"As Environment Minister, I was pleased to have the privilege of formally opening the new Ipswich Tidal Flood Barrier last week, a £67m project to help keep the town safe from tidal surges during storms. Whilst I hope it is never used, apart from monthly testing, this investment from government to better protect the 1,600 homes and 400 business in the area is essential for our County town. This new piece of infrastructure will give businesses increased confidence to come and invest here, creating 4,000 extra jobs and making the Waterfront an attractive place. Being a Suffolk MP it is really important to me that the County Town of Suffolk thrives because we in other parts of the County really rely on Ipswich becoming stronger and getting more investment to make sure we have that high quality offer for people to live and work in Suffolk, ensuring the sustainability of our communities.
Ahead of the final consultation on the energy infrastructure needed for the East Anglia offshore windfarm projects, I met senior executives from Scottish Power Renewables to ask questions on their decision to site the substation in Friston. SPR chose the Friston site in December following a previous period of consultation where they also considered Broom Covert at Sizewell. Neither of the sites they considered were wholly appropriate and it was my suggestion that SPR and National Grid find an alternative, such as the proposed nuclear site at Bradwell. However, if the Friston site does go-ahead then it is extremely important that its construction be mitigated. I was clear with SPR that they need to find a solution to enable the substation to be dug into the ground to minimise the impact on the environment. I urge local residents to respond to the consultation before it closes on March 26th.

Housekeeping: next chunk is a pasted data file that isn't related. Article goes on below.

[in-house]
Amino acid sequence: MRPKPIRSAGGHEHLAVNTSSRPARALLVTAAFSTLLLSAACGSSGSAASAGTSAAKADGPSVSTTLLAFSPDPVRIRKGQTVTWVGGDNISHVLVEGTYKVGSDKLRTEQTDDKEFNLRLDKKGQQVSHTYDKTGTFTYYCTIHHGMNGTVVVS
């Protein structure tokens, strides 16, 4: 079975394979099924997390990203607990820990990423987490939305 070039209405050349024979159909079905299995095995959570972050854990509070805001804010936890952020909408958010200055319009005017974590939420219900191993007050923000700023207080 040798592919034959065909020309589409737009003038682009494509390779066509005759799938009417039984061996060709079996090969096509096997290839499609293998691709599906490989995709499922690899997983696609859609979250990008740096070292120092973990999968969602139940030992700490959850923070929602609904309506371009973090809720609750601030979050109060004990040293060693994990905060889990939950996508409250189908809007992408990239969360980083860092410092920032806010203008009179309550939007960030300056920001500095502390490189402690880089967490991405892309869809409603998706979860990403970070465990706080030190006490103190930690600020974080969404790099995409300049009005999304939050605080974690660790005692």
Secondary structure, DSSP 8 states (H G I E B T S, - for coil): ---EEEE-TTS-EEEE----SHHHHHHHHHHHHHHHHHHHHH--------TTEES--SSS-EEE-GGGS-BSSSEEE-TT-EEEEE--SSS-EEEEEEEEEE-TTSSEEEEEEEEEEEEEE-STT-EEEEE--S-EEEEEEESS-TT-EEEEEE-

Finally, I was delighted to help launch this year's Great British Spring Clean, run by environmental charity Keep Britain Tidy. The campaign encourage people to take action to clean up streets, parks and beaches across the country. We need to be united in making sure this becomes a habit that everyone gets into on a regular basis, of not allowing litter to be left. I hope local people will get involved by taking part and organising events. For more information or to register an event visit - www.keepbritaintidy.org"
"Happy New Year.
This week the Prime Minister and NHS England Chief Executive, Simon Stevens launched a long term plan for the NHS, which includes the biggest cash boost to the health service in its history. By 2023–24 the NHS will receive an extra £20.5 billion a year in real terms. As well as transforming patient care the plan will have a much greater focus on prevention – with £4.5bn a year invested in primary and community care promoting good health and more rapid diagnostics.
I particularly welcome the focus on supporting our ageing population and increasing independence, which is something Suffolk GPs and health professionals have raised with me in the past. The plan will support people to age well by bringing different health and care teams together, making sure older people are getting the support they need to remain independent and to avoid unnecessary hospital admissions. I know from my stay in hospital last year that extra support in the community is absolutely crucial to enable patients to be discharged quickly from hospital. Importantly, mental health provision will also be boosted by an additional £2.3bn a year, which will include 24-hour access to mental health crisis care as well as mental health support in schools. This additional money has given the health service the certainty it needs to deliver its 10-year long term plan meaning they can get on and recruit more doctors and nurses - ensuring the NHS is there for you and your family in the future as it has been in the past.